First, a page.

Grading Obama: Mixed results for NYC in prez's first year
When President Barack Obama was inaugurated a year ago tomorrow, many New Yorkers had sky-high hopes.
In the midst of a financial meltdown that began on Wall Street and spread out from there, Obama, a former fellow city dweller and the first black president, would be particularly in tune with the needs of New York, popular wisdom held.
After a rocky first year, Obama’s progress has been as halting as his agenda has been ambitious. Experts say 2010 will be a critical year, as political realignments in New York and elsewhere could lay the groundwork for the president’s future success and big-ticket items like health care are finalized.
Here’s a look at how Obama has fared on a number of issues important to New Yorkers:
Pro: The stimulus money is sluicing its way through the local economy, with the city estimating more than 28,000 jobs “created or retained” and more on the way.
Con: Unemployment in the city has risen to more than 10 percent, a 16-year high.
Looking ahead: Lawrence White, an economics professor at NYU, warned that the unemployment picture won’t likely get better until late this year, when companies who have been cutting or freezing costs feel comfortable hiring again. “Even with the stimulus, turning around unemployment was going to be a slow process,” he said.
Pro: Employment in the financial sector has been helped by the federal bailouts, with job losses less than expected.
Con: Obama has talked about reforms in executive compensation at the big banks but there is still a lot of uncertainty over whether stricter new regulations are coming.
Looking ahead: Wall Street bonuses are back, which stokes anger but also benefits the local economy, especially as the administration has pressured banks to stretch them out over a longer period of time.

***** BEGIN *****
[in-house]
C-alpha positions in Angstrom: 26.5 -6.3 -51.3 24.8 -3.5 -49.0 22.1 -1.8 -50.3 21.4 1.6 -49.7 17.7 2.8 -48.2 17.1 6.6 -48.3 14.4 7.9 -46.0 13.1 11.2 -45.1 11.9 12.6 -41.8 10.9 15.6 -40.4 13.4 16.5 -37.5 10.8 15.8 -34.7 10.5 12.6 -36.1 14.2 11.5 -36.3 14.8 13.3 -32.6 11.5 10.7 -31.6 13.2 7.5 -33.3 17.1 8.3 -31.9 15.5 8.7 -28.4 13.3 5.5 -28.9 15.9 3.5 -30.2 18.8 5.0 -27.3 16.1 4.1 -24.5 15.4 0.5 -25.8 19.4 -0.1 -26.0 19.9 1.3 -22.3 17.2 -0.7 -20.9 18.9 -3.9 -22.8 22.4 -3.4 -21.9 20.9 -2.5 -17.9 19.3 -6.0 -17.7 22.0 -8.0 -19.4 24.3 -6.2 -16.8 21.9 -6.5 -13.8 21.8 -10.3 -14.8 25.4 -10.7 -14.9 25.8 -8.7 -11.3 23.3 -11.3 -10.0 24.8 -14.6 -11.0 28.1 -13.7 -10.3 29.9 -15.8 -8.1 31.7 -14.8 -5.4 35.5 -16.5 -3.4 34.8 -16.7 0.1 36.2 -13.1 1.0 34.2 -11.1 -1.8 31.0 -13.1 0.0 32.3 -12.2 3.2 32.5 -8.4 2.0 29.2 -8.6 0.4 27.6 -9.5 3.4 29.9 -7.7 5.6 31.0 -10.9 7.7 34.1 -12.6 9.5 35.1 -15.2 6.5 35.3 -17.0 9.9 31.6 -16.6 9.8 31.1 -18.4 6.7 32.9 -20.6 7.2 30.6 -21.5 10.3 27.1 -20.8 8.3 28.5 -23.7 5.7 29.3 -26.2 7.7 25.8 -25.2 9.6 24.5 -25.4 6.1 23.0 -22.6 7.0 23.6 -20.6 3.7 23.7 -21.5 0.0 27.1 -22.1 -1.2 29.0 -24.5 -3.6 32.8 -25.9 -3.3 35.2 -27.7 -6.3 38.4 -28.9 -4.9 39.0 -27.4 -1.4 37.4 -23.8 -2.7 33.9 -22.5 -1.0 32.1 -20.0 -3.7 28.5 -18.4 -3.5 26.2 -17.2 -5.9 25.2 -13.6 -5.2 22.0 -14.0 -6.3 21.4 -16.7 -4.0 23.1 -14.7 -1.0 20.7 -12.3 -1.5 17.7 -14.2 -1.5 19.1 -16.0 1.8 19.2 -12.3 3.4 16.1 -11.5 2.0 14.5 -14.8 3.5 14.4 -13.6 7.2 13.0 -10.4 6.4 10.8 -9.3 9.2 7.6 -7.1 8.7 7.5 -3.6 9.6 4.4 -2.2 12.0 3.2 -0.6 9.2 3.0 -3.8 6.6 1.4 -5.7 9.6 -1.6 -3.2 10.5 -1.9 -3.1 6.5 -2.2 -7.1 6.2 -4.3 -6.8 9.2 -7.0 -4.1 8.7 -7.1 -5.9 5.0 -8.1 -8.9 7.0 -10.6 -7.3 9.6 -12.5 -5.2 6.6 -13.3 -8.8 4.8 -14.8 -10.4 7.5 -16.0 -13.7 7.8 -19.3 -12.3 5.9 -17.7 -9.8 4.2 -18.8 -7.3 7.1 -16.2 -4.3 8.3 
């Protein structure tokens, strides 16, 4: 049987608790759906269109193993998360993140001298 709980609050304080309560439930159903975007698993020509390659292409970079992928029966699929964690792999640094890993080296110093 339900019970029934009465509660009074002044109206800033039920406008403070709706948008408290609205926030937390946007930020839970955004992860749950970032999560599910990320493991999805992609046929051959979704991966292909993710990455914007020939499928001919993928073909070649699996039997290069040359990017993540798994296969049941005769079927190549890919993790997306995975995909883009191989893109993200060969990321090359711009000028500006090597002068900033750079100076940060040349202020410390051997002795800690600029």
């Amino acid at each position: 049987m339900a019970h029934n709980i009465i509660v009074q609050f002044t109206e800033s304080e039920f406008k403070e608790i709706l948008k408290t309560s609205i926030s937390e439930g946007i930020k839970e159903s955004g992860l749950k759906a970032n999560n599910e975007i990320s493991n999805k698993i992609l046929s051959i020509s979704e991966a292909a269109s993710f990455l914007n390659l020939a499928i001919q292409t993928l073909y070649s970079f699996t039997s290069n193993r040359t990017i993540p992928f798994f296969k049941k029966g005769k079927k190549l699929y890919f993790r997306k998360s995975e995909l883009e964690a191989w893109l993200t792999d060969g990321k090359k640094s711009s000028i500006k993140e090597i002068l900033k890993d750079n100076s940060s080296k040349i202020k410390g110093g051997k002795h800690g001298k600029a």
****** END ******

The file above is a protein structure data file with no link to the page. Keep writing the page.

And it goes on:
Pro: Obama’s grass roots political organizing has provided a template for local insurgent candidates and political movements.
Con: By meddling in potential New York primaries for governor and U.S. Senate seats, he risks further dividing the Democratic party in a crucial election year.
Looking ahead: With statewide races on the ballot this year and congressional redistricting at stake, Obama is likely to become more involved in local politics. “The overwhelming motive is to protect Democratic seats,” said Hunter College political scientist Kenneth Sherrill. Obama “would be crazy not to get involved.”
Pro: With an estimated one million people uninsured, the health plan currently pending in Washington would give more people access to health care.
Con: If the Senate version of the bill becomes law, the city will lose as much as $500 million annually in federal aid, according to local officials.
Looking ahead: Unlike the House bill, the Senate proposal could mean closing free clinics and forcing public hospitals to operate with fewer resources. Dr. Barry Leibowitz, president of the Doctors Council, a New York-based physicians group, said federal money would be shifted to states that don’t provide the same level of care for the uninsured. “We’re being penalized for being progressive,” he said.
Pro: Obama’s historic election showed that a city, which at times has engaged in racially divisive politics, could unite behind a black candidate.
Con: Unemployment is still higher among blacks and the divisions caused by racial politics tend to be caused more by local issues.
Looking ahead: “As far as politics in the city, race is always going to play a part,” said City Councilman Robert Jackson (D-Manhattan). “But having a president who is African American helps facilitate better relationships overall.”